Out There in the Wild: Poems on Nature


‘- Just supposing for a minute we got it right instead of wrong…’ so that ‘The Future will be built upon the choices that you made’?

Nicola Davies, James Carter and Dom Conlon have created Out There in the Wild: Poems on Nature. Thereafter, we consider the Earth, our home, and its rich diversity. We’re asked to observe other animal life to us,  and to be ‘good to our whiskery/ neighbour’ when we meet it in the wild. Then again, each poet offers contemplations of natural history, from the seal skin parka in the Natural History Museum, to the gold disc prepared in case of alien life. Meanwhile, we’re asked to contemplate the years of history within the Arctic layers, threatened by oil drilling, like a solid built friendship.

We look at animals closer to home, from our pets, to the birds and insects that pepper our daily existence. In fact, isn’t it true that ‘Thanks to gravity, nothing ever escapes from this planet, except/ perhaps the occasional rocket-‘ Thereafter, aren’t we all just cohabitants? So shouldn’t we humans recognise the alchemy of existence, rather as we do when we’re ‘ten- and our ‘heart’ is ‘huge/ bursting with the wonder of the sacred wild’? 

Bookwagon could quote from this book all day. it is exceptional. We recommend Out There in the Wild: Poems on Nature as a poetry book to read alone, to share aloud, to know and to gift. However, it’s a book to live. This is an outstanding title that we are proud to recommend and sell.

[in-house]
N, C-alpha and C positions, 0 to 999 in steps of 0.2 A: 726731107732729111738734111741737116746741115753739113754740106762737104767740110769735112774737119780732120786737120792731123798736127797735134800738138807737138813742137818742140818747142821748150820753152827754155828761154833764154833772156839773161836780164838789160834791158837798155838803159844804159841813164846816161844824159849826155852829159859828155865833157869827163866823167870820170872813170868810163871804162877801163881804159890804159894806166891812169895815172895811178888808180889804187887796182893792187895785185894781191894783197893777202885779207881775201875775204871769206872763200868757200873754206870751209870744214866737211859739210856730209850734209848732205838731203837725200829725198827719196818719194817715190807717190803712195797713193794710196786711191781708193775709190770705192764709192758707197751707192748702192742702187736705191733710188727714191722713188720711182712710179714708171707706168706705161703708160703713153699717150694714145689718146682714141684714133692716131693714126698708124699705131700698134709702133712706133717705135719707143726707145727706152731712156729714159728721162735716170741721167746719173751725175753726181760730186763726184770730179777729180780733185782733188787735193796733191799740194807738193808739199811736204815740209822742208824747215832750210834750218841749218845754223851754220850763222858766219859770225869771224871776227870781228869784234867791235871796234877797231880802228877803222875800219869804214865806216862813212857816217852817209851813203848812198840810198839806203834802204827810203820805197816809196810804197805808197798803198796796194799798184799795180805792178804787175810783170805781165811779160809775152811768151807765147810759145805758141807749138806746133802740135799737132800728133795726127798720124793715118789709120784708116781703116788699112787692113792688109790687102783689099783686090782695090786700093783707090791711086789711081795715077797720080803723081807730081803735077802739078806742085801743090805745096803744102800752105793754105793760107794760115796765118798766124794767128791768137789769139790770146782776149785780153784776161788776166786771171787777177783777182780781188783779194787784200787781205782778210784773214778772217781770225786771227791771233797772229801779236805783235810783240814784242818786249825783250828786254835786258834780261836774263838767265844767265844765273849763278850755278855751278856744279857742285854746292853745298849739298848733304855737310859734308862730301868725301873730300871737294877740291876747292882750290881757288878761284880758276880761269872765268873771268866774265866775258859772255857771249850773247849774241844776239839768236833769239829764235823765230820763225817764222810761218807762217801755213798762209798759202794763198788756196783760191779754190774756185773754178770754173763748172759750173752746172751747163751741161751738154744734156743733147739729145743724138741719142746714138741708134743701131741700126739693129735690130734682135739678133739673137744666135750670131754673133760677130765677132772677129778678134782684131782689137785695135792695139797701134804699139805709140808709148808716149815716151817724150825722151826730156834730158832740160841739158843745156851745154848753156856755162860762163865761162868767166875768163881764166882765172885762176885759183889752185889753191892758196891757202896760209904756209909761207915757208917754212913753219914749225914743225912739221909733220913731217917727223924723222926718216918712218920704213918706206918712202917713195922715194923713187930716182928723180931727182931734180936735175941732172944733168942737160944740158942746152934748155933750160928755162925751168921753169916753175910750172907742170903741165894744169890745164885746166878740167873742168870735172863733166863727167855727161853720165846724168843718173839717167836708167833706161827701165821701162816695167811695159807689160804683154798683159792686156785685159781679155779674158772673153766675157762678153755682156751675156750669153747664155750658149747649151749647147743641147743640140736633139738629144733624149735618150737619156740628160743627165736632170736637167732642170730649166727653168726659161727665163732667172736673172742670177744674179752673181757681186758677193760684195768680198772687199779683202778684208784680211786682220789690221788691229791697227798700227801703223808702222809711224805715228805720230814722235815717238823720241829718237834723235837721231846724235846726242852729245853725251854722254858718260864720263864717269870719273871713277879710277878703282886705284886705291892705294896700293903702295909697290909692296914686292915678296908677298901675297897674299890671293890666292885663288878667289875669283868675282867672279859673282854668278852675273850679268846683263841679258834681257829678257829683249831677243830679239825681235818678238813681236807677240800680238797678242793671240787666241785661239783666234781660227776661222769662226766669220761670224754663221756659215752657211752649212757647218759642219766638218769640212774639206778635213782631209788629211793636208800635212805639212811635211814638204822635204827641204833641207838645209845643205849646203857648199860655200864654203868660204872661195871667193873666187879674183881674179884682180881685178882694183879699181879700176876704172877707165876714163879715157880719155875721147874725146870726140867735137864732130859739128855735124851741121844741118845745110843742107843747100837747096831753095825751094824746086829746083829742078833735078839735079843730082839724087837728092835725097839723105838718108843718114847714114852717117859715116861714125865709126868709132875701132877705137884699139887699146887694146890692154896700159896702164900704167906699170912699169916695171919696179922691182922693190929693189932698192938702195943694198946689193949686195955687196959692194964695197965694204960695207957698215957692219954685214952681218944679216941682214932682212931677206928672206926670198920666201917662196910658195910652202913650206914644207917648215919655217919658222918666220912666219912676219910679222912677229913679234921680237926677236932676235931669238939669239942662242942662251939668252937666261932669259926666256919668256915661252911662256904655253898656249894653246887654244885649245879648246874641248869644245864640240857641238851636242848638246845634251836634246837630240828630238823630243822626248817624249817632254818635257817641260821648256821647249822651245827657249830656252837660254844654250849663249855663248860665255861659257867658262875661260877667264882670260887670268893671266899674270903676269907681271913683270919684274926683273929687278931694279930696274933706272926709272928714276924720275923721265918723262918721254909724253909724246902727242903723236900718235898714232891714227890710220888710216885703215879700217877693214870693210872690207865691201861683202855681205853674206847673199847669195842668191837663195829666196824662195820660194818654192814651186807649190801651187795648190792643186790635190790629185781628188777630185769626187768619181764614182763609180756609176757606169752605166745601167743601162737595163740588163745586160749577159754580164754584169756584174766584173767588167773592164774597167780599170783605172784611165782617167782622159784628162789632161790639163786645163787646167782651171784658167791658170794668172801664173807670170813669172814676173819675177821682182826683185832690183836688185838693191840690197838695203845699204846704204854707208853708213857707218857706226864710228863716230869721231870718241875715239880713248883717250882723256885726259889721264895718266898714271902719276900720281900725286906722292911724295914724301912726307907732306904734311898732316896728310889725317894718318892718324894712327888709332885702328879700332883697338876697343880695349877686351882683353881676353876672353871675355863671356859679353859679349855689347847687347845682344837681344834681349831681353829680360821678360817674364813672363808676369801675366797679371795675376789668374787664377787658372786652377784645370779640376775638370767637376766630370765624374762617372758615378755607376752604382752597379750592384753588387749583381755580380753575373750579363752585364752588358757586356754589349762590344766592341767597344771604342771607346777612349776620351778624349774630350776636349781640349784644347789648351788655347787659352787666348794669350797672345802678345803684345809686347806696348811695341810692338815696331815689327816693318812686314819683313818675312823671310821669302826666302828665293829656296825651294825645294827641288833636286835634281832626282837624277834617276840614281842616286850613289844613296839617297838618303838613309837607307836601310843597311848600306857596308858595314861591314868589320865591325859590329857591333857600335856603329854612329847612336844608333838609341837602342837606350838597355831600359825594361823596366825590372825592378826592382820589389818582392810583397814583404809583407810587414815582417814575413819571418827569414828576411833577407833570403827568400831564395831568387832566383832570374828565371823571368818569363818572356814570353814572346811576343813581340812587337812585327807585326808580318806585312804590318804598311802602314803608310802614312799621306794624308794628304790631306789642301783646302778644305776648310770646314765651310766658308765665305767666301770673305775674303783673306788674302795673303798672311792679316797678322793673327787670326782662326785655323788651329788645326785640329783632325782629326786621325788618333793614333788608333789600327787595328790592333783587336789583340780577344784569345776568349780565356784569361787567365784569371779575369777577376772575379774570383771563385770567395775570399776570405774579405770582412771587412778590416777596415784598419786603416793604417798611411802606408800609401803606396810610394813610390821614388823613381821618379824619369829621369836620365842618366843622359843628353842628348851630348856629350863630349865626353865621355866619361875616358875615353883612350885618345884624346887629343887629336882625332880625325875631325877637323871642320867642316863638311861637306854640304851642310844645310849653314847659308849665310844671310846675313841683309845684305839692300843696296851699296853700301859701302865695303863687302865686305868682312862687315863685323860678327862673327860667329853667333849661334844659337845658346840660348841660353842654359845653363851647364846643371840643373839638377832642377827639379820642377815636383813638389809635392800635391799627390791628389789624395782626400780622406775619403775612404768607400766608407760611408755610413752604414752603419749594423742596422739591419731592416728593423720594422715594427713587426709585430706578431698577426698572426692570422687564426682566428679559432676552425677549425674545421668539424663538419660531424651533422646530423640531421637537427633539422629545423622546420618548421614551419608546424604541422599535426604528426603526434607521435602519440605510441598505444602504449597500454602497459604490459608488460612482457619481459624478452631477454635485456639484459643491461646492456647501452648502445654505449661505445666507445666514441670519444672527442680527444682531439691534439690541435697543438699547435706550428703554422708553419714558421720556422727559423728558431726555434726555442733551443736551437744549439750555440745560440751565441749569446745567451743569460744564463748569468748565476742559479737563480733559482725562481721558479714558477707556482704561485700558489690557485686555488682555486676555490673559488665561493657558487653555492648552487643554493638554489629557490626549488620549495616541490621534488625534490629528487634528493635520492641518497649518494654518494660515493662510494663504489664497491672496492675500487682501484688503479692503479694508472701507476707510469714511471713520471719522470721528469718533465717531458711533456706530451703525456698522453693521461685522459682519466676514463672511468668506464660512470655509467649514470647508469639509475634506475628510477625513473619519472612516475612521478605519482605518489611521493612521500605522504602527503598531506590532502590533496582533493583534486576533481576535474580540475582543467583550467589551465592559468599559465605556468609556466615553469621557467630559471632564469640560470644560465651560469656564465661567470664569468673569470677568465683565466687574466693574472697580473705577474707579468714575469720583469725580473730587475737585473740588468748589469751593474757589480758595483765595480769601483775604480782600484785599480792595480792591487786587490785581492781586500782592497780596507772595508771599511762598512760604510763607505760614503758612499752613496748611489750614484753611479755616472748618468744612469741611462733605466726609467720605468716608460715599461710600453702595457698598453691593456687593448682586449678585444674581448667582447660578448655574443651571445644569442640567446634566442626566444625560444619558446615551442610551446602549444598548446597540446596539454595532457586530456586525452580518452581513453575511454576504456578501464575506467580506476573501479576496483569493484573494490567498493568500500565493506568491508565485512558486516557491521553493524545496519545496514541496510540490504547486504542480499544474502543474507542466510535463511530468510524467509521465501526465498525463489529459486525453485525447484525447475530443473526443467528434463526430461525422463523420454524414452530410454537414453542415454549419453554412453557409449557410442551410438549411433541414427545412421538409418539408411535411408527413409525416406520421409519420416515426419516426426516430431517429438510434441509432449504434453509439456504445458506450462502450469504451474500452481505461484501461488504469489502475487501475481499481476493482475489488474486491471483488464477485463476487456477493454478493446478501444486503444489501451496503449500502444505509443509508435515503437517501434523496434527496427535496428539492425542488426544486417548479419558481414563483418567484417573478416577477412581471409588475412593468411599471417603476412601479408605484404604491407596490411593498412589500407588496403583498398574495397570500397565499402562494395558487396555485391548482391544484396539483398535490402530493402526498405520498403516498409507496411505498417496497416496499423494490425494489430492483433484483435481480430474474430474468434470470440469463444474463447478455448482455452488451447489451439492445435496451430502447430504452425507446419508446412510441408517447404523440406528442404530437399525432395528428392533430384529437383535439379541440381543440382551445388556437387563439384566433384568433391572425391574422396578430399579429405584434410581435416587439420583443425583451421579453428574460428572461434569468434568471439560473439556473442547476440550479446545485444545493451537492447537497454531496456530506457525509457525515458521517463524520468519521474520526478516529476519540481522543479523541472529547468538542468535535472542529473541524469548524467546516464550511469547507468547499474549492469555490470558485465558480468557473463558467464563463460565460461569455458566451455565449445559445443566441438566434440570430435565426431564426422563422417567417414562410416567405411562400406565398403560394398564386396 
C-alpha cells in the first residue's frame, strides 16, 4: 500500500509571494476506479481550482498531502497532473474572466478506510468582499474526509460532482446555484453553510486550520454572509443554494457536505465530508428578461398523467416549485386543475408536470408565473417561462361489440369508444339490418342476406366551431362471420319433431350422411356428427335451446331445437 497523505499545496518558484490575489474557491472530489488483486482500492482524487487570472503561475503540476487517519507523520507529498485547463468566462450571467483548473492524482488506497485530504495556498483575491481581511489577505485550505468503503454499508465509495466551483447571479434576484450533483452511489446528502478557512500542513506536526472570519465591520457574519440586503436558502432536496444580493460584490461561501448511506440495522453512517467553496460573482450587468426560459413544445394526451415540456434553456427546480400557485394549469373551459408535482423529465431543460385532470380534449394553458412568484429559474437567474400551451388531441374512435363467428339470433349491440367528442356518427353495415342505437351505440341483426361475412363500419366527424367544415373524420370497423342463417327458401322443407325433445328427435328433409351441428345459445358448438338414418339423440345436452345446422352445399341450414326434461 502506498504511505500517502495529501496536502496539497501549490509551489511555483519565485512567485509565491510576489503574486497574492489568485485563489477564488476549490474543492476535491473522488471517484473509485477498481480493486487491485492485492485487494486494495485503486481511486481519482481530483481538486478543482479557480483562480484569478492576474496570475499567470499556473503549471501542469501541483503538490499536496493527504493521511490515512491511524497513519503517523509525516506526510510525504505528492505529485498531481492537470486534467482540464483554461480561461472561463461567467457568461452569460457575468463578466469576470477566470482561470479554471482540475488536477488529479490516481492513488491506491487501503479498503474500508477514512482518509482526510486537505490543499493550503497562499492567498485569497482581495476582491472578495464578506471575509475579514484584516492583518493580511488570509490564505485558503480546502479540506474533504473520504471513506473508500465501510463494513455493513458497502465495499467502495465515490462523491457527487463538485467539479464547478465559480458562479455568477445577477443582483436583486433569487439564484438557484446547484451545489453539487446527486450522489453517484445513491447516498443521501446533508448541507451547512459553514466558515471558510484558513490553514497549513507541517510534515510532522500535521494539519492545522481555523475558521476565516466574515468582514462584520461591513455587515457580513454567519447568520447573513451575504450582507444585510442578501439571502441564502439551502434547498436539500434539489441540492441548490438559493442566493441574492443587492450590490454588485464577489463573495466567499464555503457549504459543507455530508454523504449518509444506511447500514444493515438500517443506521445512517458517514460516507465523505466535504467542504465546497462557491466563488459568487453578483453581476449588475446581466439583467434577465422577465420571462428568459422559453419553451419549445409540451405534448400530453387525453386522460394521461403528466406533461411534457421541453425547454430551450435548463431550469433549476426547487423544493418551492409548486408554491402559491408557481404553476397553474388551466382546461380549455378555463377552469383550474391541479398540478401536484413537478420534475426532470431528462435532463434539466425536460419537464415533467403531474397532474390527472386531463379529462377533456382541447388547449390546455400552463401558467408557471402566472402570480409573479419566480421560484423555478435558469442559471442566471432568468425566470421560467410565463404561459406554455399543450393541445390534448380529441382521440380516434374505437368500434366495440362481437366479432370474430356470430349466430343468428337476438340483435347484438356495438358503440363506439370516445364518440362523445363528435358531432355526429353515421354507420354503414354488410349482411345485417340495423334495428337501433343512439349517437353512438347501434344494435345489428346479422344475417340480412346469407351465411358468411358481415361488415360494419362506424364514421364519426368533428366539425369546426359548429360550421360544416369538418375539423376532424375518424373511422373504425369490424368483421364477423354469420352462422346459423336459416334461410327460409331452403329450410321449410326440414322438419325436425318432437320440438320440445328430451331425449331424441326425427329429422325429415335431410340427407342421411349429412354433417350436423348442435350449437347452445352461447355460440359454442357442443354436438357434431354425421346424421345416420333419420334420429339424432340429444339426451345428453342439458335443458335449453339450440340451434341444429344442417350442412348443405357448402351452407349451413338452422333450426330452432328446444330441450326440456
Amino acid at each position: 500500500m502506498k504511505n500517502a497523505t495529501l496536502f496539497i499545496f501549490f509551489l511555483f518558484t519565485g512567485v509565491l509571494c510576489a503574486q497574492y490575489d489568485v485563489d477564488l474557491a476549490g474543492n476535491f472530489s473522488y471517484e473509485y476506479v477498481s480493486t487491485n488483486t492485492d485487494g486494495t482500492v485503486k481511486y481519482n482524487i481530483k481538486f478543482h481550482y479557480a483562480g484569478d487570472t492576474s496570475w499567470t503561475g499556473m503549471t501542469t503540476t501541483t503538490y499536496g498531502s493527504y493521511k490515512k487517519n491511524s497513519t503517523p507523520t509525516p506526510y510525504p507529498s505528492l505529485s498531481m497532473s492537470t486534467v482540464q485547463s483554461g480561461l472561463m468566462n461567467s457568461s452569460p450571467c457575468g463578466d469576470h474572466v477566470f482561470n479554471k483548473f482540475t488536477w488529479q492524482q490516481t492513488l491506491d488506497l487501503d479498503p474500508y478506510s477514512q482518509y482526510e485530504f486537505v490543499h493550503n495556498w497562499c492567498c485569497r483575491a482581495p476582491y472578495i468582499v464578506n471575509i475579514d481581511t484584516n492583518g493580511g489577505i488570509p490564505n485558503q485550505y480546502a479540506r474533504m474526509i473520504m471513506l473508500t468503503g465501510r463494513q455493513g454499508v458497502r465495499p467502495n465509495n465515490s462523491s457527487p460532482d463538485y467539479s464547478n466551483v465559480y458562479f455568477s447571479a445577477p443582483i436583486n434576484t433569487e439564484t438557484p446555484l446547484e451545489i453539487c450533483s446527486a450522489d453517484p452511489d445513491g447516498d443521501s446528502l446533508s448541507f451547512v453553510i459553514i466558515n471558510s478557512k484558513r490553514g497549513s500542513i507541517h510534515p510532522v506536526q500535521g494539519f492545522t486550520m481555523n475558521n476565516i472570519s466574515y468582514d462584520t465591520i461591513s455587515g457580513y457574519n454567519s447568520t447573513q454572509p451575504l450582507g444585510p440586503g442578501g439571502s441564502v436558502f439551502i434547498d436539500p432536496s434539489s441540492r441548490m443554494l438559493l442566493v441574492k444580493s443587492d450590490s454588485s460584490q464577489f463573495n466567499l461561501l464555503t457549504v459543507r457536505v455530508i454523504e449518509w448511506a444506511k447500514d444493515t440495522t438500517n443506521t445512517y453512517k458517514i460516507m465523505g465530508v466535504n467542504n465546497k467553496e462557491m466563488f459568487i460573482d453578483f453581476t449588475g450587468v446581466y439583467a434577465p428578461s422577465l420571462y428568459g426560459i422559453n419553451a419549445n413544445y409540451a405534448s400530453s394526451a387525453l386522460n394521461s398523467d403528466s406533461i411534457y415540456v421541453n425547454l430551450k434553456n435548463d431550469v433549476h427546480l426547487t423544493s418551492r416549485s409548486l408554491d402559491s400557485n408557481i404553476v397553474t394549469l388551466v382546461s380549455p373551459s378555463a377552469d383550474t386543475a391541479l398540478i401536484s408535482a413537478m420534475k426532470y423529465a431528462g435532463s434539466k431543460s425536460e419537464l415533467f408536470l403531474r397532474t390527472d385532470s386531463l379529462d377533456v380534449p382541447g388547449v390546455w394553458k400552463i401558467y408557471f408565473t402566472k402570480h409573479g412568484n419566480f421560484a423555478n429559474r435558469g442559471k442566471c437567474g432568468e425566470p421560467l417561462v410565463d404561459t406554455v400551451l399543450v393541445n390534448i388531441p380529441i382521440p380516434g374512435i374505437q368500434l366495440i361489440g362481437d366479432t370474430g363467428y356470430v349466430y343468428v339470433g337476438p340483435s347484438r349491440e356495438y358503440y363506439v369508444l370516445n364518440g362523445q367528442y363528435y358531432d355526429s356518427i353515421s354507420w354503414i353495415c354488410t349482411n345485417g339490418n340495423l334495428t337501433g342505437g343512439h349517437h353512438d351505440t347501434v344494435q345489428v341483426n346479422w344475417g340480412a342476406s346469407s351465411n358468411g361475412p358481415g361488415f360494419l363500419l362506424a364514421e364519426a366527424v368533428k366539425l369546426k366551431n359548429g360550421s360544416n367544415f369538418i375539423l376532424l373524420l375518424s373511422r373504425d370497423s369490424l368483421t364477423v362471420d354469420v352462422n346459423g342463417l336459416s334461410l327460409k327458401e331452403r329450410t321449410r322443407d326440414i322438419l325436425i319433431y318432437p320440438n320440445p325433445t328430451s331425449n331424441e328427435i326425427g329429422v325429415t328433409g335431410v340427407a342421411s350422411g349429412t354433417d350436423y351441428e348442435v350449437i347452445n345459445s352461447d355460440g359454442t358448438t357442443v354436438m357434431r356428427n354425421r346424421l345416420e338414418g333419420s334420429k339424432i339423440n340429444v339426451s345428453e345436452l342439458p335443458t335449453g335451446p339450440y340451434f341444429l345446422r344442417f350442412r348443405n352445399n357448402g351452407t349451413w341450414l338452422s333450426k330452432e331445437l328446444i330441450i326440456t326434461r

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Out There in the Wild: Poems on Nature

Nicola Davies, James Carter and Dom Conlon, illustrated by Diana Catchpole

(Pan Macmillan) 

‘There’s a rhythm out there/ there’s a rhythm within/ as the seasons turn/ as the planets spin…‘ Aren’t we all Out There in the Wild, captives of the Sun, within a flow of seasons?
Nicola Davies, James Carter and Dom Conlon celebrate OUR place. They urge us to follow our ‘feral-alert’ senses to a ‘conker-fall/ from a field away‘. For example, we might wonder about the owl that hoots as we ‘lie in bed dreading the morning’. Meanwhile, we’re asked to contemplate a world without animal life. So, ‘what will our world be/ With no birds or beasts to share it?’ Alone upon the earth?/ We could not bear it!’
It seems there an urgency to many of these poems, similar to Wonder: The Natural History Museum Poetry Book. Then again, there’s a deep connection, respect and love. In fact, readers understand, through poems that celebrate the life, history and behaviour of the natural world, that ‘all life is sublime concoction’. Then again, rather like Dark Sky Park, the subjects are wide and varied. What’s more, they’re examined intricately. There’s the Mountain Hare, Glow Worms or Woodlice. However, the tone is sombre. We’re asked to ‘Remember the day when we killed the bees,/ and we sent the whales to an early grave?‘ for example. Then again, we’re reminded how we will ‘wonder what the hell we were all doing/ To let the whole world get in such a state‘ when ‘London’s under twenty feet of sea‘.
Bookwagon is aflame with this poetry book. Every work is utterly divine, vital and beautiful. We urge our readers to choose Out There in the Wild Poems on Nature.



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